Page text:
The background topic at the OPEC meeting this week is probably going to be Iraq. After signing deals with dozens of oil companies to overhaul their existing fields and explore new ones this is going to be a serious problem for OPEC if they can actually pull it off.
Iraq currently produces a highly volatile 2.5 million barrels per day. That is impacted by rusted and broken down equipment and constant attacks by insurgents attempting to slow the flow of oil. If they perform as they are advertising Iraq could be producing 12 million barrels per day within seven years. Unfortunately for Iraq they get no respect because all prior promises of millions of barrels in new production have always evaporated.
Most analysts believe it will be years before Iraq can make any serious additions to the current 2.5 mbpd of production. The political arguments and counter claims of ownership should keep repair and development efforts sidetracked for years. Add in the new targets for insurgents as the oil companies bring new equipment into the country and that will cause even further delays.
If the U.S. does successfully pull out of Iraq there will be an even bigger problem. That problem is Iran. They are just waiting for the U.S. to leave so they can take over the country through a Shia Muslim uprising. The Shia's and Sunni's hate each other and they each control about half of Iraq. Iran is a Shia nation. Without a strong government in Iraq and a strong military it should be an easy task to divide Iraq from within and either take over the country or plunge it into a civil war that lasts for years to come.
For OPEC that would be the best option because it would keep Iraq's huge oil fields offline and preserve the status quo for production. The majority of the OPEC nations are Sunni Muslims. The largest Sunni countries are Saudi Arabia, Egypt and Jordan.
However, a Shia controlled Iraq and a Shia controlled Yemen puts Saudi Arabia in the hot seat between the two hostile countries. Leaders in Iran and Iraq have long coveted the oil in Saudi Arabia and despised the house of Saud. A Shia takeover in Iraq would be a bad day for Saudi Arabia.
Even if a miracle happens and Iraq develops into a shining democracy of peaceful people that is still a problem for Saudi Arabia and the rest of OPEC. Iraq is not going to honor any OPEC quotas. You can bet on it. They are not spending billions to develop 12 mbpd of capacity to sit back and produce 3-4 mbpd because of a quota. The varied and diverse ethnic populations in Iraq are clamoring for order and growth. That growth can only come from the billions in oil revenues that will go to rebuild Iraq. They are not going to be denied.
The contracts they just signed with the oil majors have incentives for rapid production goals. Given the size and availability of Iraq's fields this should be no problem as long as the insurgents are kept from blowing everything up once a week.
Iraq's oil fields are so easy to produce compared to the ultra deepwater in the Gulf of Mexico or the black water off the coast of Brazil that finding oil in Iraq is like picking up Easter eggs for the oil giants. This is why they were willing to sign the contracts for an average gain of $2 per barrel. That does not sound like a lot of money but with production of 12 mbpd that $2 adds up fast. Plus they have some added incentives for developing new fields.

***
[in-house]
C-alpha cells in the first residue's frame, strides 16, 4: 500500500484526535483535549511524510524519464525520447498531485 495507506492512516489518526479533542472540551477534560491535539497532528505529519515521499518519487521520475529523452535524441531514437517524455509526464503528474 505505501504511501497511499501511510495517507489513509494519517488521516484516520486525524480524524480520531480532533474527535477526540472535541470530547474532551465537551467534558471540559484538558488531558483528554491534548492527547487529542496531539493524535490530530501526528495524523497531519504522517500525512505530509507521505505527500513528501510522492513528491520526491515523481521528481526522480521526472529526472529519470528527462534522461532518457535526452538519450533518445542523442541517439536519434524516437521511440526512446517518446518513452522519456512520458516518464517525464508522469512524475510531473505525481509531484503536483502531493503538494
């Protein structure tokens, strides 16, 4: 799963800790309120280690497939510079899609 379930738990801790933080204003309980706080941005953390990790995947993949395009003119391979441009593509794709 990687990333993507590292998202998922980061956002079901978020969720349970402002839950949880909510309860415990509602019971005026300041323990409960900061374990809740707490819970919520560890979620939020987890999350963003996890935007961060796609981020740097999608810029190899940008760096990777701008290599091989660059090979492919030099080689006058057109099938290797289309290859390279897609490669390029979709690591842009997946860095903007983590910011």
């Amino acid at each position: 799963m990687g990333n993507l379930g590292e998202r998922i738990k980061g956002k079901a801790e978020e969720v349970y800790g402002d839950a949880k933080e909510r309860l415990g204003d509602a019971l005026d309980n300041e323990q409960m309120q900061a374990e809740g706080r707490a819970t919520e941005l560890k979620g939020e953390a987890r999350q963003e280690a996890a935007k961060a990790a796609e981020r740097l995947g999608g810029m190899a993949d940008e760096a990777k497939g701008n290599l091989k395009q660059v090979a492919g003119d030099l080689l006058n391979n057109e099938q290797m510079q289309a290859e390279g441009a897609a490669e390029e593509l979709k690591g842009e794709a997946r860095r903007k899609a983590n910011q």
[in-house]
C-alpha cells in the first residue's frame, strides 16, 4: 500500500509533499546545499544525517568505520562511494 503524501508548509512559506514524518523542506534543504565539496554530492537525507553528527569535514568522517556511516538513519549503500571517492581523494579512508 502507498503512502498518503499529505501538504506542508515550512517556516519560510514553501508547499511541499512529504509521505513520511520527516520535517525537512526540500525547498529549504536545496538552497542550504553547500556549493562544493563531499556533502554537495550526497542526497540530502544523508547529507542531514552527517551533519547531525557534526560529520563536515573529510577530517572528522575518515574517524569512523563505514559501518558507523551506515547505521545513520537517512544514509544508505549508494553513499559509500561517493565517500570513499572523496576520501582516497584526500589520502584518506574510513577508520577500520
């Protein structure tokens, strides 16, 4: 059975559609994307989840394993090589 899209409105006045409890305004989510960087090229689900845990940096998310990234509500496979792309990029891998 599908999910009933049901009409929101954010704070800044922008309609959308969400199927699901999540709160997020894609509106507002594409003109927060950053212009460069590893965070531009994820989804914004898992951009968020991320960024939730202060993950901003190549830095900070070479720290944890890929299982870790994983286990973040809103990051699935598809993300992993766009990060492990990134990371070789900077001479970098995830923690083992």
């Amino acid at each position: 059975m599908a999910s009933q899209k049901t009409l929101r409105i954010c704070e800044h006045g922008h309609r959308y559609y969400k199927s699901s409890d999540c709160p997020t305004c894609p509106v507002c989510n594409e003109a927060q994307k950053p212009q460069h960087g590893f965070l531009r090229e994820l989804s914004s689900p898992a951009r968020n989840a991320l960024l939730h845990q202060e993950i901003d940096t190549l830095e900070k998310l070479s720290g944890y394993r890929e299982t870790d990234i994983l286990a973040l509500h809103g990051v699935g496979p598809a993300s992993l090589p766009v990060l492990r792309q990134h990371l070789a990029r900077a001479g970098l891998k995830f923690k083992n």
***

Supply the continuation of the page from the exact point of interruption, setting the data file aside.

Iraq does not currently have an OPEC quota because of the decade of conflict. OPEC will probably put off dealing with the thorny problem as long as possible in hopes Iraq will fail in this effort as they have failed so many times in the past.
If, in the next 2-3 years before Iraq can add any significant production the oil market recovers and demand is back at the 2008 highs then adding Iraq's production will not be a problem. However, if the recession conditions linger and demand fails to recover then OPEC would be forced to confront Iraq and demand a quota.
If you are Iraq and well on your way to 12 mbpd and OPEC tries to slap a 3-4 mbpd quota on you then trouble is coming. Iraq's reserves are slightly smaller than Iran's and the current quota for Iran is 3.34 mbpd. That suggests a quota for Iraq would be in the 3.0 mbpd range.
I am sure you can see the trouble ahead. This is not going to be a problem that is resolved easily. When discussing annual revenues in the hundreds of billions I would not be surprised to see Saudi and the Sunni Muslims actually help in creating adversity in Iraq. If they can keep the civil strife at a boil then the production efforts could be slowed. It would be easier for Saudi Arabia and the other OPEC countries to sow strife in Iraq whenever possible than face the possibility of a 12 mbpd producer 5-7 years from now. Historically there have been countless times when one faction in the Muslim world infiltrated the other's territory to conduct undeclared guerrilla warfare to prevent the success of that faction in whatever they were attempting to do.
This battle between Sunni and Shia has been in progress for 1,354 years and it is not about to suddenly go away. Since the murder of Mohammed, the founder of Islam, the two sides have been fighting over land and camels and the prize today is worth far more than all the captured booty since that event in 629 AD. To think they would beat their swords into drill pipe today and peacefully coexist is ridiculous.
Iraq may increase production over the coming years but once the Americans pull out of the country those production gains and any future gains will be tough to protect. If the U.S. stays in Iraq there is a good chance those production gains will appear. I guess that brings up the biggest question of all. Will President Obama go back on another campaign promise and leave the force in Iraq in order to lower oil prices for years to come? What would you do?
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